Asteroid’s rugged surface complicates Osiris-REx mission

The near-Earth asteroid, Bennu, has thrown NASA’s OSIRIS-REx mission a curve ball as its rough surface littered with boulders had not been anticipated, making the collection of samples to analyse much more complicated than originally planned.

Bennu is a diamond-shaped asteroid that is about 500 metres wide and may offer answers to long-standing mysteries about the origins of our solar system and the sources of water and organic molecules on Earth.  

Professor Trevor Ireland, from The Australian National University (ANU), will analyse samples of the asteroid once they are returned to Earth in 2023.

“From Earth-based observations, the team expected a generally smooth surface with a few large boulders and so the OSIRIS-REx spacecraft was designed accordingly,” said Professor Ireland from the ANU Research School of Earth Sciences.

“A big question is whether the roughness and high number of boulders corresponds to the age of the surface. Hopefully with samples back in the lab, we can determine the ages of these surfaces through solar wind and cosmic ray exposure.

“What we don’t know is what underlies the surface. Are we looking at material redeposited through rotation and impacts from other moving objects? Is there a solid body underneath or is it like another near-Earth asteroid Itokawa – just a rubble pile?”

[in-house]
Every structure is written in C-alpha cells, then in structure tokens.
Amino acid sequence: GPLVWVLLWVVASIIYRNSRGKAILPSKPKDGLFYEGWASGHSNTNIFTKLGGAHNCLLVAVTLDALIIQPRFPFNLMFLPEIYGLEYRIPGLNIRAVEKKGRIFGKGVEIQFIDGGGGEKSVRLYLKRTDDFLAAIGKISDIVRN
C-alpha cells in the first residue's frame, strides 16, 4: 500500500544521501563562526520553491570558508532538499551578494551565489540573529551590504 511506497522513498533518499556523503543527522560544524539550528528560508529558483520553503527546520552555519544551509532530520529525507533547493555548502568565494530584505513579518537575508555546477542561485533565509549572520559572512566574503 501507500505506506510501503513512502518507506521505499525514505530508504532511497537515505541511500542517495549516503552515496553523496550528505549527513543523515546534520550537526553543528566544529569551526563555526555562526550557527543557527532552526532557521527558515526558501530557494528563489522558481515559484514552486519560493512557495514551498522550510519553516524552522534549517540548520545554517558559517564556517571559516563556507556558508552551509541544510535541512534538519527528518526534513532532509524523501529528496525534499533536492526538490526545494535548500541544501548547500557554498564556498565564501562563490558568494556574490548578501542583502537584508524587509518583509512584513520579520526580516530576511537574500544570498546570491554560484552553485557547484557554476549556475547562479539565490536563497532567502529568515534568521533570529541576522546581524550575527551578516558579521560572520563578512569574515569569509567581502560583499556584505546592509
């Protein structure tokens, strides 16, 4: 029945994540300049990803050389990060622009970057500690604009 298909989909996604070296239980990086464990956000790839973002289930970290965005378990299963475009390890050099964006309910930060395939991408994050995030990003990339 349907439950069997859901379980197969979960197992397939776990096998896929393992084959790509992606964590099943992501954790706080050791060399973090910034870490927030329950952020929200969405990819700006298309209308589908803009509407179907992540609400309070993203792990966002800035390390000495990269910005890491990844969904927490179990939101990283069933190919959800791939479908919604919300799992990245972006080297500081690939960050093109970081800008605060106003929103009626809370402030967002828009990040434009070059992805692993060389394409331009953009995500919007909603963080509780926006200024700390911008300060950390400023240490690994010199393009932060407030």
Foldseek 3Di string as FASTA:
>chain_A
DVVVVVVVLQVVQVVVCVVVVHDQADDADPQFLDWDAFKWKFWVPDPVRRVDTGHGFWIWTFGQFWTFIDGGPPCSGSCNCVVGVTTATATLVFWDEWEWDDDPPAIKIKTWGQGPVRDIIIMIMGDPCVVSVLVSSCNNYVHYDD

Professor Ireland said the higher-than-expected density of boulders meant the mission’s plans for sample collection needed to be adjusted.

“The original mission design was based on a sample site that is hazard-free, with a 50-metre diameter,” he said.

“Now the team is identifying candidate sites that are much smaller in diameter where the OSIRIS-REx spacecraft can take samples.”

Professor Ireland said the smaller sample site and high number of boulders will mean the spacecraft will have much less margin for error during its descent to the surface than originally planned.

“Bennu’s rough surface has thrown up a big challenge to the OSIRIS-REx spacecraft, but the team is confident that it is up to the task,” he said.

Professor Ireland is a co-author as part of the OSIRIS-REx team on a paper about Bennu’s surface published in Nature: https://www.nature.com/articles/s41586-019-1033-6

More information about NASA’s Origins, Spectral Interpretation, Resource Identification, Security-Regolith Explorer (OSIRIS-REx) mission: https://www.nasa.gov/osiris-rex

IMAGES FOR MEDIA USE:

You can find images of Bennu’s rugged surface on the NASA website:

https://www.nasa.gov/image-feature/goddard/2019/bennu-images-reveal-unexpected-discoveries

* Note: Be sure to do your own due diligence on the use of NASA images and videos. NASA usually allows media to use their images with appropriate credit information: https://www.nasa.gov/multimedia/guidelines/index.html

FOR INTERVIEW:

Professor Trevor Ireland
School of Earth Sciences
ANU College of Science
T: +61 2 6125 5172
M: +61 410 445 025
E: trevor.ireland@anu.edu.au

For media assistance, contact Will Wright from ANU media on +61 2 6100 3486, the ANU media hotline on +61 2 6125 7979 or at media@anu.edu.au

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